Alexis Sanchez the final piece to complete Arsenal
Chilean attacking midfielder may be transformed into a striker by Arsene Wenger
Alexis Sanchez challenges Monaco’s Tiemoue Bakayoko during their Emirates Cup game. Arsenal paid Barcelona €39 million for the player after he starred for Chile at the World Cup finals in Brazil. Photograph: Dylan Martinez/Reuters
In his early days at Barcelona Alexis Sanchez was given the nickname “Cachai?”, which translates loosely into English as “do you understand what I’m saying?”. The point being: no, they didn’t. Sanchez is from Tocopilla on Chile’s far northern seaboard, a place where the locals speak in a brogue so thick with slang and grammatical oddity that Sanchez basically had to learn to speak Spanish in order to communicate properly with his new team-mates.
While it is tempting to see a favourable Arsenal-based omen in this – Patrick Vieira was given the nickname “What?” in his early days at Highbury – then it must be said Arsenal’s €39m summer signing already looks entirely in tune with his new surroundings. This is perhaps unsurprising given the obvious tessellation between player, manager and club.
As Sanchez prepares to take part in his first competitive Arsenal fixture against Manchester City at Wembley tomorrow it is hard to imagine the tactical demands of his relocation to north London have been cause for any great culture shock.
This is, after all, a club where the only real fluency required is a command of the international language of the attacking midfield, and where Arsene Wenger’s obsession with his ever-fattening roster of inside-forwards has gone from an exasperated in-joke to a point of endearing late-career eccentricity.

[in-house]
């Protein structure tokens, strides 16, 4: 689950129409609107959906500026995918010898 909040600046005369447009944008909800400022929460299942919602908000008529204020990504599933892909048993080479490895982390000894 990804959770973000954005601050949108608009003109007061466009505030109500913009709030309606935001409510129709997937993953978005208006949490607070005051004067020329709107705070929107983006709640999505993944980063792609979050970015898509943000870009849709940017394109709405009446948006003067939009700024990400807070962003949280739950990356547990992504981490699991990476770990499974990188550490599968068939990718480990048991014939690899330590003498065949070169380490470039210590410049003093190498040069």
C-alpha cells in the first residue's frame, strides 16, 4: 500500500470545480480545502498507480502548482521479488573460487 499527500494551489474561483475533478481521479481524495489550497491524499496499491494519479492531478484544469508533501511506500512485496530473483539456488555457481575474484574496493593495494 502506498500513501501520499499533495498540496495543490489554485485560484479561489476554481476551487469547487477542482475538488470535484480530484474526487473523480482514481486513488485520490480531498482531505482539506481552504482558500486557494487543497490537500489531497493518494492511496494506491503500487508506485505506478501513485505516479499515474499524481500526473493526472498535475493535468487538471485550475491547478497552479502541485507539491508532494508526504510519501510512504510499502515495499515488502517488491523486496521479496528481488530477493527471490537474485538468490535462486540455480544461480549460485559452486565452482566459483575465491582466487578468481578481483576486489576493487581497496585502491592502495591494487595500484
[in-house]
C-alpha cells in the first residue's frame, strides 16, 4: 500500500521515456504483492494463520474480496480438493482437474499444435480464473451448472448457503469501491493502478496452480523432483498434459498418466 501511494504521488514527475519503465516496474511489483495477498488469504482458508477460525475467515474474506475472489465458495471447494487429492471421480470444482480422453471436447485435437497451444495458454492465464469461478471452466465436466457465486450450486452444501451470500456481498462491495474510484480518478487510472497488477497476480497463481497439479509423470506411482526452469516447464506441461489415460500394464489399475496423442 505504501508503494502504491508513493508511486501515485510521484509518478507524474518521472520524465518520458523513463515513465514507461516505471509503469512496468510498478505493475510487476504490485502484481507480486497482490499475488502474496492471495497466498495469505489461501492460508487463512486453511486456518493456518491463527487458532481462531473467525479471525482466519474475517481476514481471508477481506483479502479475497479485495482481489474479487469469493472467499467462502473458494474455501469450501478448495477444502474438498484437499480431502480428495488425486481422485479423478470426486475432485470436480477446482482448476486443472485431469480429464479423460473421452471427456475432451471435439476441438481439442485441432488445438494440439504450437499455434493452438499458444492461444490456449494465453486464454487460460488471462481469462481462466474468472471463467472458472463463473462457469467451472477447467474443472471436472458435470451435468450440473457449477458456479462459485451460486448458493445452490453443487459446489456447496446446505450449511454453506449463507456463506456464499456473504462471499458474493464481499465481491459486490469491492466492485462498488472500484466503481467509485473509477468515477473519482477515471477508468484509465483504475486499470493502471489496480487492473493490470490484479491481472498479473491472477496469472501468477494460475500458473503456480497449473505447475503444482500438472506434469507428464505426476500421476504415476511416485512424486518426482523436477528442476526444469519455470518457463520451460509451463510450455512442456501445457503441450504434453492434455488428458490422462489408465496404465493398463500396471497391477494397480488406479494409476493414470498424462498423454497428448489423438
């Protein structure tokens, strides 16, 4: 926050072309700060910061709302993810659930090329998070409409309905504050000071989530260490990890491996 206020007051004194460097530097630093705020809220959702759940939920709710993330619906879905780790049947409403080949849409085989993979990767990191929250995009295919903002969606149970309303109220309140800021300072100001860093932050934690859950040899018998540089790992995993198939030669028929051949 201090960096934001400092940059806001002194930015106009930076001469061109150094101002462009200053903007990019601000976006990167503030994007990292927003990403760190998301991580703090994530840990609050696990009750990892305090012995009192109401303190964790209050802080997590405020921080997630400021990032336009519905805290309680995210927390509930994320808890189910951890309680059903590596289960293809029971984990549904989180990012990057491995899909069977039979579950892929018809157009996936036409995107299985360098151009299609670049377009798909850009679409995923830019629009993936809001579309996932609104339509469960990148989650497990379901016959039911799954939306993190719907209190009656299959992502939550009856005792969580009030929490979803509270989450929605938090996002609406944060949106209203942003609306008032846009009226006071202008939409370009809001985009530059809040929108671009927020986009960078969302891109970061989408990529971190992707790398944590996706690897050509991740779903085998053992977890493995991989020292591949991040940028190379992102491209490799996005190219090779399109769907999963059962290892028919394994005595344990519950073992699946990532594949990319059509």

The signing of Sanchez from Barcelona has pushed Arsenal’s spending on nimble-footed midfield attackers to €188m in the last five years, while in the same period Wenger has spent just €16m on functioning centre-forwards – albeit Sanchez could yet end up redressing that imbalance a little given the early uncertainty over where exactly he might end up playing.
Obviously needsAlready there is a suggestion Wenger intends to convert him into the kind of pacy, hard-running central striker his team so obviously needs, just as Thierry Henry and Robin van Persie were both ushered in from the left wing and transformed into refined and thrillingly complete central strikers.
Sanchez has the speed, close control and finishing ability to suggest he might thrive as a cutting edge. His goals in Chile’s 2-0 defeat of England the last time he played at Wembley were evidence enough: the first a severe little poacher’s header nipping in front of Leighton Baines at the far post; the second a finish of real craft, racing in on goal and dinking the ball over goalkeeper Fraser Forster with a delightful sense of ease.